Freelance tips: 7 techniques to stay focused

First it was Andy Murray at Wimbledon, then it was the London Olympics, now it’s … that must-have bargain on ebay? Magpies may be attracted to shiny things, but freelancers can be distracted by all sorts.

If you’re half-way through a big project and you’re browsing this website instead of finishing it off, then this is the article for you.

1/ Switch off your alerts

Nothing derails a train of thought like the bleep-bloop of a new email, Twitter mention or text message. The distraction, added to the time spent reading the message, added to the time taken to get back up to the speed you were working at before, takes longer than you realise. Some experts figure every distraction sets you back 15 minutes. So switch it all off.

Have you ever had an email that was so urgent in needed an immediate response? Maybe you have, but I’ll bet it’s a very small percentage of all the emails you check there and then. Emails are so easy to send these days that people do so without a second thought and, in truth, the world won’t end if you wait an hour or two to respond.

2/ Break your work up into smaller pieces

Motivation can be tough when the mountain of work ahead of you seems insurmountable. It feels like there’s no point even getting going.

The answer to this is a nifty little trick I was taught some time ago: sit down and promise yourself you’ll do an hour’s solid work. An hour’s manageable, it doesn’t seem too daunting. And even if it’s a thoroughly boring hour, you can at least check your watch and know that you’re due a break soon.

But the secret? By the time the hour’s up, you’ll find you’re into your work. The hardest part is getting started, and that struggle will be behind you. You’ll be working full speed and often won’t even want to stop once your hour’s done.

3/ Reward yourself

So your hour’s up or, even better, you’ve finished the project. Treat yourself. A glass of wine at the end of the day, a cupcake halfway through the day or an episode of Jeremy Kyle at 3pm.

If you’ve got something to look forward to, it’ll make the work in between seem less painful. And you should always take time out to recognise how much you’ve achieved.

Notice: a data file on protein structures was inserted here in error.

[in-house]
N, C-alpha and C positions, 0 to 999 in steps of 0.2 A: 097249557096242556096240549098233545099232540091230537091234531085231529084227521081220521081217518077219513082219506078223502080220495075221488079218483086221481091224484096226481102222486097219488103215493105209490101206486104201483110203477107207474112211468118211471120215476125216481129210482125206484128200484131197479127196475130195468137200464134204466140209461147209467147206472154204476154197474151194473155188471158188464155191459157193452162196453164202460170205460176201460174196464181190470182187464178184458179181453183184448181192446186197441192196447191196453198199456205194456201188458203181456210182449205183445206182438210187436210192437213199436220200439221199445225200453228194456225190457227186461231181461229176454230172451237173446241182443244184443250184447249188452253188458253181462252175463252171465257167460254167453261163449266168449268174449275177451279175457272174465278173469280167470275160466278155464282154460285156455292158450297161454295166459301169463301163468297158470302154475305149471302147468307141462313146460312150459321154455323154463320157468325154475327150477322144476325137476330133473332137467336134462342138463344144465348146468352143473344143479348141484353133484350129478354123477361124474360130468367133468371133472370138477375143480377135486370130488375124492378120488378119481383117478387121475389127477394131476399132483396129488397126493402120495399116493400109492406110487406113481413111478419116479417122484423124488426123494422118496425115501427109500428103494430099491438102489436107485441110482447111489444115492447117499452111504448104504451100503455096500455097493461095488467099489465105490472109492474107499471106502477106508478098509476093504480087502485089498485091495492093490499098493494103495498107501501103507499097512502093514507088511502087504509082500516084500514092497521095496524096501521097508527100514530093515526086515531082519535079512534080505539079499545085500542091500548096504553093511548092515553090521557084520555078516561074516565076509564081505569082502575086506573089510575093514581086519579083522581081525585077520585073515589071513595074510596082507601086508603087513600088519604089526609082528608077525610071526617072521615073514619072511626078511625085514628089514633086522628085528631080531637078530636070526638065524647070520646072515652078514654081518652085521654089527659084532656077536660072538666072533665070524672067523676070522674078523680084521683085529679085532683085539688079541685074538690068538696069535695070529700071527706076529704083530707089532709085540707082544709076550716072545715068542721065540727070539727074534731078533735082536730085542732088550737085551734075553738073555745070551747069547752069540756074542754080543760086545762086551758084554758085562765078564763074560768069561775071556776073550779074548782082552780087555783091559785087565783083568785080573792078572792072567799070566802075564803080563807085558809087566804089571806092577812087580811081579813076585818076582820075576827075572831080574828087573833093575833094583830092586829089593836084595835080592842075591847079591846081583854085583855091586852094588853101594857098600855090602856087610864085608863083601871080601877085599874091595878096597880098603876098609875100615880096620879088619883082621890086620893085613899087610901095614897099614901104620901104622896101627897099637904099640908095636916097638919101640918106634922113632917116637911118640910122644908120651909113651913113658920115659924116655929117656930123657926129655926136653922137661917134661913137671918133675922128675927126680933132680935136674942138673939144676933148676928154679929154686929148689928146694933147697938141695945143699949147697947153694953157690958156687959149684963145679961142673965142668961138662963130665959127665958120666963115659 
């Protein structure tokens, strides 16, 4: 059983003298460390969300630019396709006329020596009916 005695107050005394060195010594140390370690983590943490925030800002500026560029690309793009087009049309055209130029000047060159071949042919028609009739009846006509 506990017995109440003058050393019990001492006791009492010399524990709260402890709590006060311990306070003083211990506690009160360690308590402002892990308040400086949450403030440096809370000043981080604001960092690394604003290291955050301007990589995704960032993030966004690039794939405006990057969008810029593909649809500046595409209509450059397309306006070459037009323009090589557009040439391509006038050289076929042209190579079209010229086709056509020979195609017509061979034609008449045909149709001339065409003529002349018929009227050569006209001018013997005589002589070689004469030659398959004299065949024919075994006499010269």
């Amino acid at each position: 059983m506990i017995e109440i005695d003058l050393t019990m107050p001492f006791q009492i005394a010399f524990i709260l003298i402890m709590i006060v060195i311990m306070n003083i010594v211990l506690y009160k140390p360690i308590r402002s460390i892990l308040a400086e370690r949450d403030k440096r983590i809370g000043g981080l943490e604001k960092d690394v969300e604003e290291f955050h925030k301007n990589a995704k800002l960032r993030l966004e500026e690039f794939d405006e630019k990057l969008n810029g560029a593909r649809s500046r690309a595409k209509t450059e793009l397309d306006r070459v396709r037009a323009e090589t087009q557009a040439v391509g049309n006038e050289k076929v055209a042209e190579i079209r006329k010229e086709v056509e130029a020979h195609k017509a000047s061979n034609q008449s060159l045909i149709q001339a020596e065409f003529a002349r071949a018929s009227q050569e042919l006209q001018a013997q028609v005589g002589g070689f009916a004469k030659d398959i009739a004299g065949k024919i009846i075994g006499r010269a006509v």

All work and no play makes you forget why you’re doing what you do in the first place.

4/ Get fresh air

Of course, as much as the promise of a cupcake or a measure of something a little stronger in your drink may help get you through the day, there’s always the basics to bear in mind: Fresh air and stretching your legs.

Sitting in a chair and staring at a screen for hours upon end is not what our bodies were designed to do. Experts say the most we should attempt is an hour at a time before looking away from the screen to rest our eyes, going for a walk to get the blood circulating, and preferably taking in some fresh air to blow away the cobwebs.

5/ Shut the door and pin up some rules

Maybe the reason you’re struggling to stick to the task in hand is other people. The phone might be off the hook and all your alerts switched off, but if your kids, better half or parents are knocking on your office door asking you to nip down to the shops or to hoover up a little bit, then you may have to get tough.

It’s easy for people who’ve never worked for themselves to misunderstand the effort it takes to do so. If you need to put some solid hours in, use a ‘do not disturb’ sign on your door. And if this isn’t enough, explain to everyone why you need a bit of peace and how important it is. Failing this, get out the house and head to a library, coffee or shared office.

6/ Finish the work you start

Whilst we’re on the topic of telling people ‘no’, this applies to clients, too. It might seem scary, but if a customer calls up and needs something doing ‘yesterday’, this can detract from all the work you were happily getting on with already.

It’s ok to ask for longer to do work, and it’s ok to say no all together if you simply haven’t got enough time in the day. If answering one customer’s emergency call means you miss deadlines for two others, then you have to ask whether it was worth saying yes and accommodating them at all.

7/ Love what you do

When all’s said and done, nothing will make you want to get up in the morning and get stuck into a piece of work like really loving what you do. And nothing is more likely to have you hitting the snooze button and pulling the duvet over your head than doing something you don’t enjoy.

Every freelancer has days when they’re resigned to doing the bits they wish they didn’t have to – paperwork, invoicing, cold calling, paying tax – and that’s just part of life. But if the day ever comes where there’s more of these days than enjoyable days, it’s time to have a rethink.

You’re the boss, after all, you’re the one who decides what the day’s work will involve.